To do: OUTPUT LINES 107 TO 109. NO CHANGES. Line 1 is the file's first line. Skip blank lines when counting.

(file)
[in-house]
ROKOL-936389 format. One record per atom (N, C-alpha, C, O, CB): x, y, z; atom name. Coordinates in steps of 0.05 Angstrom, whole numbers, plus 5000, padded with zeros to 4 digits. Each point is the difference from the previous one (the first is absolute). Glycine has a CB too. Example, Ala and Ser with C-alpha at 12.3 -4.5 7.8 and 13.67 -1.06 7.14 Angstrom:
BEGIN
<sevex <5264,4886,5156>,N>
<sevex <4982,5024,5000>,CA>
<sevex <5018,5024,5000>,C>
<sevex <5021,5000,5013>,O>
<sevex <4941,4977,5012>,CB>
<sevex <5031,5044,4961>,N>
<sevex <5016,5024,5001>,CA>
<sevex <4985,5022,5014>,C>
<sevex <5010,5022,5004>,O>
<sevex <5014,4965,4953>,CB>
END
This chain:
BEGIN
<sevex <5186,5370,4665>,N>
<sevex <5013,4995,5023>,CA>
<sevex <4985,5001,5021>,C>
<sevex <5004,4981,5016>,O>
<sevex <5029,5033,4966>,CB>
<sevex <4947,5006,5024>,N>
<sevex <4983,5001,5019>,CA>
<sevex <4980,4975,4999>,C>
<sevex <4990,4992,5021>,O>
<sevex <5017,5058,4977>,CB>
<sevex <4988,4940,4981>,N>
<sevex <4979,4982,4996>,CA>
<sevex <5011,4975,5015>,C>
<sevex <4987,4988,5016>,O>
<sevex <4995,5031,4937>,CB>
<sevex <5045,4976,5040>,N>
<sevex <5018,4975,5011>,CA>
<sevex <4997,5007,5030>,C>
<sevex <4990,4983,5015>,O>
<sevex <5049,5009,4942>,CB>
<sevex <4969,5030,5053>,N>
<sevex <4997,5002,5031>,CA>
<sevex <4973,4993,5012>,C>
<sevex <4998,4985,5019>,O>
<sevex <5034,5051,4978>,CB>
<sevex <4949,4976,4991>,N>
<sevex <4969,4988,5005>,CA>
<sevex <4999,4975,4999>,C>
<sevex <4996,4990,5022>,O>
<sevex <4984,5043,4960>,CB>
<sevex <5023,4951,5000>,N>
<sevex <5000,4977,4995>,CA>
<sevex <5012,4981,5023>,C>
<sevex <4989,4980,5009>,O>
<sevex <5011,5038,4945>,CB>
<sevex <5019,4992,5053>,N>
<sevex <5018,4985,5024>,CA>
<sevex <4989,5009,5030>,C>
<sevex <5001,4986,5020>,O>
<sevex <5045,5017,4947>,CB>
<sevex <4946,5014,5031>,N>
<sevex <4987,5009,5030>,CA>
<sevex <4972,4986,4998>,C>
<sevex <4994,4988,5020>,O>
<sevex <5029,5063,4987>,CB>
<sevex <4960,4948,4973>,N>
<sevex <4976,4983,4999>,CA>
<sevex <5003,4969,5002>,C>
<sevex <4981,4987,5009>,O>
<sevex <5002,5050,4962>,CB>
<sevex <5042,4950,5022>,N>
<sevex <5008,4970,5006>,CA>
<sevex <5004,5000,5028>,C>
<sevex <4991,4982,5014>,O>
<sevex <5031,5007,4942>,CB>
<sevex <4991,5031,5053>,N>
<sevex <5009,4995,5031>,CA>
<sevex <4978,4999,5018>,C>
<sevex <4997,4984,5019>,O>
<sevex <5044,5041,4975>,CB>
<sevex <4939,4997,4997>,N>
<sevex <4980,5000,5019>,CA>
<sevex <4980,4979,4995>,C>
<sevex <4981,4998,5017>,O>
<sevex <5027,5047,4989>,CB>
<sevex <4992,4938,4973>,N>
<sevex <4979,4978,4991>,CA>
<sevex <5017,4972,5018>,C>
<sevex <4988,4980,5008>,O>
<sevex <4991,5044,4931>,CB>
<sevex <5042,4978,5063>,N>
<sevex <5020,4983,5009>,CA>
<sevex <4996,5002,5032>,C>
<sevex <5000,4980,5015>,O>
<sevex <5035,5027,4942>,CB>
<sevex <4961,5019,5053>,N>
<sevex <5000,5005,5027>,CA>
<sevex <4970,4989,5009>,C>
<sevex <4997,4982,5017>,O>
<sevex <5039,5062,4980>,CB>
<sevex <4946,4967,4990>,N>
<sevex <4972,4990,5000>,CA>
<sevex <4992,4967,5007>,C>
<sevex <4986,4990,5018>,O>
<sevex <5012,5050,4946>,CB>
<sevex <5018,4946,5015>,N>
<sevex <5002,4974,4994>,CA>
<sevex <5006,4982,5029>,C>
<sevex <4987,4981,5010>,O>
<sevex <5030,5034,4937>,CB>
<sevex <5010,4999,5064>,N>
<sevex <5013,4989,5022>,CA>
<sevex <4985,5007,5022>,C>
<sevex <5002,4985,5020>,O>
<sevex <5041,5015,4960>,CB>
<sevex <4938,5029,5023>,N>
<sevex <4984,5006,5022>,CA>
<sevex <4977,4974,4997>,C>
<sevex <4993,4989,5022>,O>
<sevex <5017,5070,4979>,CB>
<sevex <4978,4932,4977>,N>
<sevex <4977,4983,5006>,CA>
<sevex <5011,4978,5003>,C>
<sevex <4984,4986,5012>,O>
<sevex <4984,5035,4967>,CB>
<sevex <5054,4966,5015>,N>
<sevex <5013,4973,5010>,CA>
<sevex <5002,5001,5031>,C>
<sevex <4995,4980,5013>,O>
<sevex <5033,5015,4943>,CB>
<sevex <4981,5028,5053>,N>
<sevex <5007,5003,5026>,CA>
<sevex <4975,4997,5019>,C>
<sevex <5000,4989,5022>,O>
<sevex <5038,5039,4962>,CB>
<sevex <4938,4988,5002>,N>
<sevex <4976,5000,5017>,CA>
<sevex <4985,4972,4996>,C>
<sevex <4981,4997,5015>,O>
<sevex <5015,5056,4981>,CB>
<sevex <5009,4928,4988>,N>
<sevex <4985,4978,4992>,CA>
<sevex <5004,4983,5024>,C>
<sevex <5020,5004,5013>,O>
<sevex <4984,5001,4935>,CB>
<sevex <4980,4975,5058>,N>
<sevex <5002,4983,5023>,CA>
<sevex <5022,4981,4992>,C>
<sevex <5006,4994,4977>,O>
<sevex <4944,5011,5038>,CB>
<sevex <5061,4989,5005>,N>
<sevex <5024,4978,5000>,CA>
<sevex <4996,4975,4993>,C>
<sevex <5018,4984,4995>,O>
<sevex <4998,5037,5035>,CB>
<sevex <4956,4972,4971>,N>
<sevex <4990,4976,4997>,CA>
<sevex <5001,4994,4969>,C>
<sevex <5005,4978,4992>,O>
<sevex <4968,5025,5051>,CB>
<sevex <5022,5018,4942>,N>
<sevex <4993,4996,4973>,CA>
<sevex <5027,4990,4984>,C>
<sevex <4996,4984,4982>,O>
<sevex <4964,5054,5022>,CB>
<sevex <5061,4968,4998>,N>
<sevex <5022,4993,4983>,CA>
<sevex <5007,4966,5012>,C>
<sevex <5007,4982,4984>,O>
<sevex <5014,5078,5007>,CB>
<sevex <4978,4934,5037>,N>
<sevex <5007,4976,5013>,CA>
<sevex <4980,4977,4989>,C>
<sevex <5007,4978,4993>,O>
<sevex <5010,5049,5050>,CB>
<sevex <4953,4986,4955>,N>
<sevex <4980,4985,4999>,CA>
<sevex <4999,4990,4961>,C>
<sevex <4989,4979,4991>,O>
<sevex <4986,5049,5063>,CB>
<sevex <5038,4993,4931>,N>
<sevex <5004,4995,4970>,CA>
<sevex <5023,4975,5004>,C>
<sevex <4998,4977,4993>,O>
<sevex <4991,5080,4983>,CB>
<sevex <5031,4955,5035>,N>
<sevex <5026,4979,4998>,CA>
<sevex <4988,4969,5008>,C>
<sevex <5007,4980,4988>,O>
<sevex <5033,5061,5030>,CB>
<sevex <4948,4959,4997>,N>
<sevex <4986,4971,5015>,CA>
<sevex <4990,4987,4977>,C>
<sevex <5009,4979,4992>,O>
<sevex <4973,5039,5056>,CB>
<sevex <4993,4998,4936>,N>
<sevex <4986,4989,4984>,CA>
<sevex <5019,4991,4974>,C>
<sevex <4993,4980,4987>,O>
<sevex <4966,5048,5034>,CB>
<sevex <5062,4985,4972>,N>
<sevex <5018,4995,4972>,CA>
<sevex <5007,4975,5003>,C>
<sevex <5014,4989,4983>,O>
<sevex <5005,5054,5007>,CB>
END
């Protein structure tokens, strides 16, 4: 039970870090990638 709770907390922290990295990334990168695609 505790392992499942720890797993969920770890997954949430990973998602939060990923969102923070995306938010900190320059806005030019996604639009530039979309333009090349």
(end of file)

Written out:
<sevex <5010,4999,5064>,N>
<sevex <5013,4989,5022>,CA>
<sevex <4985,5007,5022>,C>